‘What would he do if he knew the truth? If he knew what a good actress I’ve become? How devastated would he be then?’

When Hanni Winter shows her new husband the heartbreaking photos she captured during the war, he recognises one of the girls as his sister he thought was lost in the concentration camps. They decide to find her, and travel back to where Hanni took the picture. But there is more to Hanni’s past that her husband doesn’t know. In this extract, Hanni worries about the consequences of their journey.


The Girl in the Photo
By Catherine Hokin
Published by Bookoutre


Once the euphoria of recognising Renny in the photograph had worn off and all the arrangements for the journey were in place – once there was nothing else to do but set out on it – Freddy’s faith in the search had started to crack. He was too proud to admit that he was wavering; Hanni was too careful of his emotional state to comment. The visit to Elias, and more specifically the way Freddy had looked at her in the bar and the night that had followed, had made her remember the basis of their bond.

His happiness matters more to me than mine; mine matters more to him than his.

So when Freddy’s hopes started to fly, she didn’t pull them down again: she encouraged them to soar. And when they crashed, she didn’t beg him to listen to the voice of reason in his head, or in hers, and stop. It was a change he was grateful for, a shift in mood that pulled them back together. It didn’t mean Hanni was blind. She saw the doubts clouding his eyes when he thought she wasn’t looking. And she had seen the tremor in his hand when they were finally travelling through the German Democratic Republic and the GDR train guard spent too long scrutinising their papers.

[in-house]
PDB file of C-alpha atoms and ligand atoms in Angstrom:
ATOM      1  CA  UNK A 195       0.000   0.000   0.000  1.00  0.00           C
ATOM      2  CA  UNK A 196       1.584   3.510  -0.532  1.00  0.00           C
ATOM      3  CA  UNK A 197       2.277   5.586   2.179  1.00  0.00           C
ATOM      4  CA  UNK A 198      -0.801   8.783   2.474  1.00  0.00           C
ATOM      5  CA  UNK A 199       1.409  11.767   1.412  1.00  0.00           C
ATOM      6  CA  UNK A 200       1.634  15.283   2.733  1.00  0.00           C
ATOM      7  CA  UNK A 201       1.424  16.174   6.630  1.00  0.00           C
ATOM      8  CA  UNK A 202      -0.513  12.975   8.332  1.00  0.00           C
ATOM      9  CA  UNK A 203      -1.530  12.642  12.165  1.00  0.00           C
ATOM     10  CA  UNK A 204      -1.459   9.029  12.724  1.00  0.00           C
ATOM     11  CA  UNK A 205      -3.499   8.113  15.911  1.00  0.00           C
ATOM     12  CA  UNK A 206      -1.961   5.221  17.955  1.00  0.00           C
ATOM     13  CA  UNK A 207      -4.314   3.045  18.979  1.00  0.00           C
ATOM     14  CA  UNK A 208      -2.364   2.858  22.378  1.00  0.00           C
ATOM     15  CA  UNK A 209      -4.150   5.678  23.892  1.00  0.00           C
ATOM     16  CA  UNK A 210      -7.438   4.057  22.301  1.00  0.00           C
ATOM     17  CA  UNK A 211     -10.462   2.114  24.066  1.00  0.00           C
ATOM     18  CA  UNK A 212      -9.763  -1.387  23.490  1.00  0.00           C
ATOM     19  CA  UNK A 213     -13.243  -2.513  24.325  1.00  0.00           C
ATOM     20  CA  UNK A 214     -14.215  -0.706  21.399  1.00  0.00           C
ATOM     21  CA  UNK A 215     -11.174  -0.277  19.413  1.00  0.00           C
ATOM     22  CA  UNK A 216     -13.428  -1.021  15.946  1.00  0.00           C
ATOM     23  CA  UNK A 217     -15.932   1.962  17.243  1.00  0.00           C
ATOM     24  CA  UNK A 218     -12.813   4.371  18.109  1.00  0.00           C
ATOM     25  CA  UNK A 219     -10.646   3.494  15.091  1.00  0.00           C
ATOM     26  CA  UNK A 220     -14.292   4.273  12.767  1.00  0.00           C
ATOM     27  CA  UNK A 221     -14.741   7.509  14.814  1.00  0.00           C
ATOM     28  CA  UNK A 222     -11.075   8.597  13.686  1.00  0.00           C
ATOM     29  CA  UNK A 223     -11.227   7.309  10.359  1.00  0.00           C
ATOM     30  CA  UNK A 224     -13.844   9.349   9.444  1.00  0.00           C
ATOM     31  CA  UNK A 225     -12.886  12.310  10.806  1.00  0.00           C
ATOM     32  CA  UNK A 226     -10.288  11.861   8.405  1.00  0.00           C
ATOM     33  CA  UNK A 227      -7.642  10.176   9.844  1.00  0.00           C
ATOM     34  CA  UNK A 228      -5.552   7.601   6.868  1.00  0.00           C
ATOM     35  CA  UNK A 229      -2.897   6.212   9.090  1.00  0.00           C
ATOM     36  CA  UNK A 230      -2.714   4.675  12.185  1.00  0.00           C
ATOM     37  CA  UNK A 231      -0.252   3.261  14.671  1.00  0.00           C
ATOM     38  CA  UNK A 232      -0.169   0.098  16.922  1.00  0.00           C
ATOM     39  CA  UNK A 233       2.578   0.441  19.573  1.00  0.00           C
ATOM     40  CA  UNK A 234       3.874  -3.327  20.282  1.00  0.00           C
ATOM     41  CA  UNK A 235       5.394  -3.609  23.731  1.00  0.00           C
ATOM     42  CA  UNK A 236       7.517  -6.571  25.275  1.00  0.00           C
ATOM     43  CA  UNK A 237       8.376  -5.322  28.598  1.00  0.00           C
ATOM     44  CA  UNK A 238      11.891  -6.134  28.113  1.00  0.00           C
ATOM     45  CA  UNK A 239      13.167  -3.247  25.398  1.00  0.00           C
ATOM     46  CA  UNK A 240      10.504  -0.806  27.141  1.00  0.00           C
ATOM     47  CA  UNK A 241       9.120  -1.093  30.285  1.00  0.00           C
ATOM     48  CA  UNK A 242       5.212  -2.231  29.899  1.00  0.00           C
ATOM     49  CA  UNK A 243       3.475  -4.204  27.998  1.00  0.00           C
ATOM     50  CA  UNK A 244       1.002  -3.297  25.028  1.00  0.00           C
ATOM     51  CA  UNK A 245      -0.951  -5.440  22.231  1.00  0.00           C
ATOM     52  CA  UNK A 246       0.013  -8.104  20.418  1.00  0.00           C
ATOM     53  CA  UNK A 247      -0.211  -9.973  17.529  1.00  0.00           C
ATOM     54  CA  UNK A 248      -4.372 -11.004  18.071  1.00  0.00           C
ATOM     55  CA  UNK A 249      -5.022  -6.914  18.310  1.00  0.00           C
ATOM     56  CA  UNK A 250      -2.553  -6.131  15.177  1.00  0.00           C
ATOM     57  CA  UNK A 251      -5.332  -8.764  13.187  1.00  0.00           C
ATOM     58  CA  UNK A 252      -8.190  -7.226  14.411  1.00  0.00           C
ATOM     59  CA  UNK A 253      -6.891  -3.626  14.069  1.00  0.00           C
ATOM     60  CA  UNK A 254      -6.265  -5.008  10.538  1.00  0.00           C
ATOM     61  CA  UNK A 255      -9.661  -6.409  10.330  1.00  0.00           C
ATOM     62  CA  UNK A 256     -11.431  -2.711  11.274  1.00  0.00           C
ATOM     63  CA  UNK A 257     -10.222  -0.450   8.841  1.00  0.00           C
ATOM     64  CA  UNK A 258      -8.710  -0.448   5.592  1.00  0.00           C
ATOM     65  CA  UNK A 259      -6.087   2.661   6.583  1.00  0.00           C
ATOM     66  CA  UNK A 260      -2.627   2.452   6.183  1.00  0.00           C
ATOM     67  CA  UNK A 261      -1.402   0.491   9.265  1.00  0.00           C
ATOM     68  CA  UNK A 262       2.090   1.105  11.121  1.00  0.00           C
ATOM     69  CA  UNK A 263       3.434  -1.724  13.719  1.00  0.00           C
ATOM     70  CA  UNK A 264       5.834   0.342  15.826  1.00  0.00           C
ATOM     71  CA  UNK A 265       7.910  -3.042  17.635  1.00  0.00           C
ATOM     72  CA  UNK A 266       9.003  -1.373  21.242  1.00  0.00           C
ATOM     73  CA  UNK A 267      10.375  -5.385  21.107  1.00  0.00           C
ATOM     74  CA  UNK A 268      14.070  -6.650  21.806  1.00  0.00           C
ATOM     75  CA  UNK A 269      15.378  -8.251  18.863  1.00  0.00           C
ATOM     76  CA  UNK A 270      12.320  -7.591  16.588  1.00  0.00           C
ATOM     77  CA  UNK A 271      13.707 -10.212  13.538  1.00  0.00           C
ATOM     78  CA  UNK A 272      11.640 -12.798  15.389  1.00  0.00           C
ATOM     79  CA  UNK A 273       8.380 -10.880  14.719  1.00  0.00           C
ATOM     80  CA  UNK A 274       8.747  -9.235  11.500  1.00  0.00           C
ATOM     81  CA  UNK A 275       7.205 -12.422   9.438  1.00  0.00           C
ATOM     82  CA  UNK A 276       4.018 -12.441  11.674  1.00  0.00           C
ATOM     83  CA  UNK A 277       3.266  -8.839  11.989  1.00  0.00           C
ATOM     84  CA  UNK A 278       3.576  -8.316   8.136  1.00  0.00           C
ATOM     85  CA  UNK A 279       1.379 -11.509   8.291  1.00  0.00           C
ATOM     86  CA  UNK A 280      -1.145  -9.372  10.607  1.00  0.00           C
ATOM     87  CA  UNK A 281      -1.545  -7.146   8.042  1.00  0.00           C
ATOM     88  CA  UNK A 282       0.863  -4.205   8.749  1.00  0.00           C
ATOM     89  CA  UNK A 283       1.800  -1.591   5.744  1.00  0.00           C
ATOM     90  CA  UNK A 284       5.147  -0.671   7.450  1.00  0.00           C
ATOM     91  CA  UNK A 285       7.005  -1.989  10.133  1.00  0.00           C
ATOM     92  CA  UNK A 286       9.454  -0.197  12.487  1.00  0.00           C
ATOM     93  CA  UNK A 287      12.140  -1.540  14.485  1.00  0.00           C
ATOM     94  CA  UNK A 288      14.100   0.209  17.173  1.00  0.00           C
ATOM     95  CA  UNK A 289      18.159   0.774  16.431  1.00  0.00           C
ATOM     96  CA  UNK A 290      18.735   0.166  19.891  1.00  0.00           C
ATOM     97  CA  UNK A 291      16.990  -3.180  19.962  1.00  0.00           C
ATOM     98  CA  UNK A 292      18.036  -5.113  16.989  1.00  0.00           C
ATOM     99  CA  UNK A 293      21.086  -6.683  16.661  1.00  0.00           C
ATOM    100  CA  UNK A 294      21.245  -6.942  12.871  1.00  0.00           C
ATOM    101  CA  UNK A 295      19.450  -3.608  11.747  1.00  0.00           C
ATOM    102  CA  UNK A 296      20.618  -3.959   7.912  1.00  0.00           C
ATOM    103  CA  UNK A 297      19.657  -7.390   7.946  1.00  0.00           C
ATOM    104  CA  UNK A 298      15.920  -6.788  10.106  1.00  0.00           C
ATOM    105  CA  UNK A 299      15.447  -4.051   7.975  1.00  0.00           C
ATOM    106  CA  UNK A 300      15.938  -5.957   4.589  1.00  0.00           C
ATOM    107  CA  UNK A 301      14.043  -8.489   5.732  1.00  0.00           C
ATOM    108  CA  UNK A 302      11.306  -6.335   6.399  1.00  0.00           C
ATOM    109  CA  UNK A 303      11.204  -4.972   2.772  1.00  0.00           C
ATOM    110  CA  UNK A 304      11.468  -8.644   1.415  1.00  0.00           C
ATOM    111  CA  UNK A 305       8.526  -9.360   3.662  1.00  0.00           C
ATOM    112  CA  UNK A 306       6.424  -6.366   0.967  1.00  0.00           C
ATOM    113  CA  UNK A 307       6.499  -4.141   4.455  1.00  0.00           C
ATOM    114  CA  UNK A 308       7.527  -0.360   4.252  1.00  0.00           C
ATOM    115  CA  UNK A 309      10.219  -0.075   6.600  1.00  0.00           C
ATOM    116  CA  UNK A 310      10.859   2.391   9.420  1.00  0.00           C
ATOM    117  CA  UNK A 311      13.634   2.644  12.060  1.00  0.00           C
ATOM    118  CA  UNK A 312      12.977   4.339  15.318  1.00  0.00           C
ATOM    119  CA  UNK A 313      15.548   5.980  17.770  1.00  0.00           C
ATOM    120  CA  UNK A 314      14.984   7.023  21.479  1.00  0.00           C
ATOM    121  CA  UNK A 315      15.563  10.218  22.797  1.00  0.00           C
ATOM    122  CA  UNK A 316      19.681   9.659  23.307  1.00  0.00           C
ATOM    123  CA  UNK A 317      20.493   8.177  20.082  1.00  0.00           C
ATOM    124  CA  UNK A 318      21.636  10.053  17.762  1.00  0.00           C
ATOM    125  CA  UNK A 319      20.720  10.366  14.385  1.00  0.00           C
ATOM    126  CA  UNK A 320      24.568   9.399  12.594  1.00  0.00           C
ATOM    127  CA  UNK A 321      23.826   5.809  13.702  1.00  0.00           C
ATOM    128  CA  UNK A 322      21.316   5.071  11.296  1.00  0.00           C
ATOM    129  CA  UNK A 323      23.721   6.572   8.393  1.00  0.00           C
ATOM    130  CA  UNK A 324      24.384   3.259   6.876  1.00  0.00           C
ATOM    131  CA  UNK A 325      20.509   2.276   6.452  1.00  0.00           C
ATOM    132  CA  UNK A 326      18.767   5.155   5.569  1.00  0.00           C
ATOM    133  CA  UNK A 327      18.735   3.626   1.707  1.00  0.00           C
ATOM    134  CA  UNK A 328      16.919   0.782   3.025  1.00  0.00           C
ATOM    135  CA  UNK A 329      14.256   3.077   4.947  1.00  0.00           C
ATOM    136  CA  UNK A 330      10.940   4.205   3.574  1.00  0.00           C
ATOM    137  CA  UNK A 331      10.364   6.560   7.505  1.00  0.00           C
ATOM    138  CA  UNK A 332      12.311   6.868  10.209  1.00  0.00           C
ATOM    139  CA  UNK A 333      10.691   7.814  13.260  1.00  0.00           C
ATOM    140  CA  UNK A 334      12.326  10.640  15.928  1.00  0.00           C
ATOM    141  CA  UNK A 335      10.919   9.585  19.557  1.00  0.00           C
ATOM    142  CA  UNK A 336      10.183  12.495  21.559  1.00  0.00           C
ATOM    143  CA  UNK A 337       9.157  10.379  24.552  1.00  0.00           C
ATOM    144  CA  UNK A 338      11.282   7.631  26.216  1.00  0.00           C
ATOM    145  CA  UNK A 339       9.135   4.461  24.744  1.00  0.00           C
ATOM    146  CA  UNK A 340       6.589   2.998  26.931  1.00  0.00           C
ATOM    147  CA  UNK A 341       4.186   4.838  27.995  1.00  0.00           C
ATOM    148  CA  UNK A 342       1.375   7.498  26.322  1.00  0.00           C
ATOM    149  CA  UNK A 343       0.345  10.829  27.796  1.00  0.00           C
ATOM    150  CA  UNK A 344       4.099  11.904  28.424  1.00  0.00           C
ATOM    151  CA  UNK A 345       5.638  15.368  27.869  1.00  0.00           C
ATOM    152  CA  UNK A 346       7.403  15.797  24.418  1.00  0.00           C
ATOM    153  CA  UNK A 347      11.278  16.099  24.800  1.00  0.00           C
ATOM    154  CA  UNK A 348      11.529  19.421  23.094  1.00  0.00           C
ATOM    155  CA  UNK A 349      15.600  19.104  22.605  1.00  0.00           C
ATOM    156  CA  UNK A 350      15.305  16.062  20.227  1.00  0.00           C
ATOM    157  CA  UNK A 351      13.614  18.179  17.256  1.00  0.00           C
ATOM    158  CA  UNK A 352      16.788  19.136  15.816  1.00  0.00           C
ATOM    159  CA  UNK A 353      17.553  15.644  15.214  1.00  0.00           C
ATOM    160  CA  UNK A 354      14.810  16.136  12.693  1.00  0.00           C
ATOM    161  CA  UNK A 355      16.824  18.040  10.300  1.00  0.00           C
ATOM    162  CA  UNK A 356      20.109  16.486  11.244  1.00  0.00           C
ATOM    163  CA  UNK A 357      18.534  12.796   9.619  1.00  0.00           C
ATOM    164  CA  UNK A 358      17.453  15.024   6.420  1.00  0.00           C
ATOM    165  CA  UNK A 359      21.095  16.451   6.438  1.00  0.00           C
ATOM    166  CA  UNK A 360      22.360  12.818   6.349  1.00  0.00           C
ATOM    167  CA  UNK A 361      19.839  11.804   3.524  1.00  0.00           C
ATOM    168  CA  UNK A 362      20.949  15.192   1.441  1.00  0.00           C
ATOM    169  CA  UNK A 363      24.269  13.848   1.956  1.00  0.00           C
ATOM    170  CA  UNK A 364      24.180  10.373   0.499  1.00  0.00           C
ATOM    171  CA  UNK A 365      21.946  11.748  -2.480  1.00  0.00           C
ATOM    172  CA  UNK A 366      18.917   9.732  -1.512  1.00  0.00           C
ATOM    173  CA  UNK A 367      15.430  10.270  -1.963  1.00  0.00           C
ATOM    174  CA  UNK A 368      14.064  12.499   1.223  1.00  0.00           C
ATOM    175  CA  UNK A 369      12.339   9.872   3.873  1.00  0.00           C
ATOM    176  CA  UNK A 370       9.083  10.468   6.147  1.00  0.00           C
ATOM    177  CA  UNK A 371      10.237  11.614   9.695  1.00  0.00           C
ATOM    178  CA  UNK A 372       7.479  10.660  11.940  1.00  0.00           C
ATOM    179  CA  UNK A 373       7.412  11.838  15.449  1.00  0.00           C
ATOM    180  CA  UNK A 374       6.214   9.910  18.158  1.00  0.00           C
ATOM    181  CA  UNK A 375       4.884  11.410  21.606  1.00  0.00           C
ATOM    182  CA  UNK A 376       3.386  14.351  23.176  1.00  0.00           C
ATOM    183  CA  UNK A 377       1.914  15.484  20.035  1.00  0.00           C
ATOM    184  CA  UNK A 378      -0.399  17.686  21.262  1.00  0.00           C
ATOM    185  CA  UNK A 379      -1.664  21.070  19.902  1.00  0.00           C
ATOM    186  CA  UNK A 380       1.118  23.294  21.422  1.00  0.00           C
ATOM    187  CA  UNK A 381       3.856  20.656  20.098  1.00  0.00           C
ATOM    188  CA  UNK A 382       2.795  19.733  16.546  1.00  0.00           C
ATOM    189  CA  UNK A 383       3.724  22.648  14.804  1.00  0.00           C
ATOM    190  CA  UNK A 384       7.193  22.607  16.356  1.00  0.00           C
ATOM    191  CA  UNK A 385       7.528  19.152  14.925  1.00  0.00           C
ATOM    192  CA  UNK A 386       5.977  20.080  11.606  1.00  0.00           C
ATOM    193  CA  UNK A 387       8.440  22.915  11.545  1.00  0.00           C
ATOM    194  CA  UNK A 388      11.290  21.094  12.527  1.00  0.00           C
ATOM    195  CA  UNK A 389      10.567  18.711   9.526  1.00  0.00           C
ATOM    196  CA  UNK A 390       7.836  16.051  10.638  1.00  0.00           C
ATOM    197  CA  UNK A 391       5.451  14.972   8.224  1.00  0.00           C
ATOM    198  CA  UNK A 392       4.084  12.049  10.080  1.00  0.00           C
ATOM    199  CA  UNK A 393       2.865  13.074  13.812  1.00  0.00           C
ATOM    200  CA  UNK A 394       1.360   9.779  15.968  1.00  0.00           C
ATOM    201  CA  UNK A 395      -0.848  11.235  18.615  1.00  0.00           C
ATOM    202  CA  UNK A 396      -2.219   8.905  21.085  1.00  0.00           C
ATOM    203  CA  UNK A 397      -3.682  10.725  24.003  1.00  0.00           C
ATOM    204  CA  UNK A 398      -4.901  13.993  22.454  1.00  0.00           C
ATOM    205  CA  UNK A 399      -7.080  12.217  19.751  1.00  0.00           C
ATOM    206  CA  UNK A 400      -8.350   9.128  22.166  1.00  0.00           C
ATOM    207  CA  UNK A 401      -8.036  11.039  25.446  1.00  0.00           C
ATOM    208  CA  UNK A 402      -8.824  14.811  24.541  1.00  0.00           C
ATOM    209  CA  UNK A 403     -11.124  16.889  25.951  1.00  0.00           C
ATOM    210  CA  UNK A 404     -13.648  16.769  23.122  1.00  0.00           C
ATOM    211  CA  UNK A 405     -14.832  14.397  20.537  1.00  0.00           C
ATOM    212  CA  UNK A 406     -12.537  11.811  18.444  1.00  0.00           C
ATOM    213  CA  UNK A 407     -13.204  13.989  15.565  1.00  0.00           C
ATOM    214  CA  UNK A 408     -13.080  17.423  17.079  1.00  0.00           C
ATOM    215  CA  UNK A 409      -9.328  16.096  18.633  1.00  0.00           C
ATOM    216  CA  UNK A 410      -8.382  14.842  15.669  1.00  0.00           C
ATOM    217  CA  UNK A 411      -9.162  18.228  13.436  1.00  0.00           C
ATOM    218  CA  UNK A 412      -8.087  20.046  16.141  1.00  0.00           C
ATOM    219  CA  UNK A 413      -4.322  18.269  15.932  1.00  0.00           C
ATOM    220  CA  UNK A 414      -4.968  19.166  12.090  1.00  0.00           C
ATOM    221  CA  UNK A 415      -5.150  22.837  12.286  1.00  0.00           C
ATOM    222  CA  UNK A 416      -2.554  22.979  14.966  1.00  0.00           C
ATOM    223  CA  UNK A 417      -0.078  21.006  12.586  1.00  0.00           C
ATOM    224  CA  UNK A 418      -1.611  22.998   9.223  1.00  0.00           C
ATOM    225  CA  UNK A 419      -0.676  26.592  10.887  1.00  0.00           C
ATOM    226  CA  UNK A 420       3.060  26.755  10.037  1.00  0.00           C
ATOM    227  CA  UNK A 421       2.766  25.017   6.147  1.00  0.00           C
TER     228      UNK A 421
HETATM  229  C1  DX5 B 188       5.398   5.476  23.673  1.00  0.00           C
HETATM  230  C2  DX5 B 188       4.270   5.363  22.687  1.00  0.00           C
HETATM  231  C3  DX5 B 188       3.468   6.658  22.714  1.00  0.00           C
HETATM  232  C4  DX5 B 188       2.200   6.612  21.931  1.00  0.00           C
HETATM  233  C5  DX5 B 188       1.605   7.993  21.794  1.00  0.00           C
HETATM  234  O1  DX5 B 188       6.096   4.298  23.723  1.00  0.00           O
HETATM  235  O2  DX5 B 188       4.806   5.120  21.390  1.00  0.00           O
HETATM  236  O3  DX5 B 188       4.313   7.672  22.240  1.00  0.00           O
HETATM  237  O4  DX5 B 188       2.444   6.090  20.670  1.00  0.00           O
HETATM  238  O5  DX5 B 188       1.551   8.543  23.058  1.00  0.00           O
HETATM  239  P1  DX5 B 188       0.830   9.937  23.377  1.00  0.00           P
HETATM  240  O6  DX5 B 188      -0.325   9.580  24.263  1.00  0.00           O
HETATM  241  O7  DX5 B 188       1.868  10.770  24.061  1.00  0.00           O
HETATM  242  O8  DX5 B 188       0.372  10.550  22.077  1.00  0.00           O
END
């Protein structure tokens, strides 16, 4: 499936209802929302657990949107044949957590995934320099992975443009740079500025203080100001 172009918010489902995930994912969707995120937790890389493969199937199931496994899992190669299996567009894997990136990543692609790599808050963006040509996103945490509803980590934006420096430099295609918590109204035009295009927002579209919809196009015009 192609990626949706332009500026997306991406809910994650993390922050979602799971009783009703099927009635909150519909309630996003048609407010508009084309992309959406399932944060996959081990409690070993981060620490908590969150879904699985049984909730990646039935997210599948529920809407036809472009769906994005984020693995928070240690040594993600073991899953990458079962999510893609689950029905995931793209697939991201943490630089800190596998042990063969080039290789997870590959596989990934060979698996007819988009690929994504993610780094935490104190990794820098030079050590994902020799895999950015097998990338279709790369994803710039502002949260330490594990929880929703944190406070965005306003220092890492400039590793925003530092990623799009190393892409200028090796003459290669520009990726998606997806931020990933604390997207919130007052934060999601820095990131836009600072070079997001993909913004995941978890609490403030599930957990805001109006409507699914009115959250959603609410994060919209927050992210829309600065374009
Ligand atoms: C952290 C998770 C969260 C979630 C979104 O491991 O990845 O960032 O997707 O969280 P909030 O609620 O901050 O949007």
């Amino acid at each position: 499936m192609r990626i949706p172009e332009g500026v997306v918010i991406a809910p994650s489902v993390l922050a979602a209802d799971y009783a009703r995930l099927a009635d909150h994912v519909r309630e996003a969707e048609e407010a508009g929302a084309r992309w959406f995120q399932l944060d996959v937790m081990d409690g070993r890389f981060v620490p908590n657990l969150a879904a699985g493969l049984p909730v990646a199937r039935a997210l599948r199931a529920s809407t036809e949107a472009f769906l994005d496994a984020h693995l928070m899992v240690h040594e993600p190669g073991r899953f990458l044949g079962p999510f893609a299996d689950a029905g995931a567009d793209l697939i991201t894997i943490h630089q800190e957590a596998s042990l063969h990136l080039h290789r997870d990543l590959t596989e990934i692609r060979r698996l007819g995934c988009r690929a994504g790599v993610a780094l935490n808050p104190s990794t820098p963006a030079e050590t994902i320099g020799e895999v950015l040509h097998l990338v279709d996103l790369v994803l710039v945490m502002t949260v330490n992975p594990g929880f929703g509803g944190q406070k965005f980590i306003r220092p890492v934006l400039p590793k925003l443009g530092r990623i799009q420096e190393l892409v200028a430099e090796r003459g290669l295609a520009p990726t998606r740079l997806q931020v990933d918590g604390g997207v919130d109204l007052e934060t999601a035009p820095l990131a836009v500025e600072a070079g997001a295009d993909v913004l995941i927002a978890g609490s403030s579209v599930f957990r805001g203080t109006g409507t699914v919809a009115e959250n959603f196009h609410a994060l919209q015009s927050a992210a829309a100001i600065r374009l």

‘It’s unusual to see a police inspector from the West venturing into the East. This conference in Dresden must be an important one.’

Freddy had agreed, very seriously, that it was. Then he had launched into a speech about shared investigative processes still being a focus despite Germany’s political divisions, which was horribly flimsy but bored the train guard away.

The instant the man was gone, Freddy’s façade collapsed. He crumpled back into his seat and immediately started to fret over Hanni’s safety.

‘That was rough. That was harder than I expected and those are our legitimate papers. If the Czech ones are subjected to the same level of interest…’ Freddy left ‘which they will be’ unsaid, but it still hung there between them. ‘Well, you heard what Elias warned us could happen. I won’t blame you if you want to call it quits, Hanni. And I won’t hold it against you, no matter how hard I came down on you before.’

It wasn’t exactly an apology, and Hanni wasn’t looking for one of those – she understood why he had felt let down – but it was good enough, it came from the heart. They had always had a language of their own. They had learned to say ‘I love you’ and ‘I need you’ in a myriad different ways while they navigated who they were going to be to each other. They might forget how to use it at times, but, so far, that language had always come back.

Hanni slipped her hand into his, grateful beyond anything for that. ‘And since when did I give up on things, or sit waiting at home like a good little wife? It’s not your responsibility to find her, my love – it’s ours.’

Ours sounded good; it sounded as certain as us. Hanni wanted to believe it; she wanted Freddy to believe it. She had filled her voice with all the confidence Freddy had been trying to pour into her for the last three weeks. They had learned how to wrap that – or the imitation of that – around each other as well.

He smiled and pulled her closer. Hanni nestled into his side and took refuge in a silence she hoped Freddy would decide was a companionable one. The last thing her nerves needed was questions. Unfortunately, his senses were still on alert.

‘I really needed to hear you say that. You’ve been so on edge since we left Berlin, I thought you were regretting coming with me.’

Hanni shifted away from him before her stiffening body betrayed her. She thought he had been too busy to notice her fears, or that she had been successfully hiding them.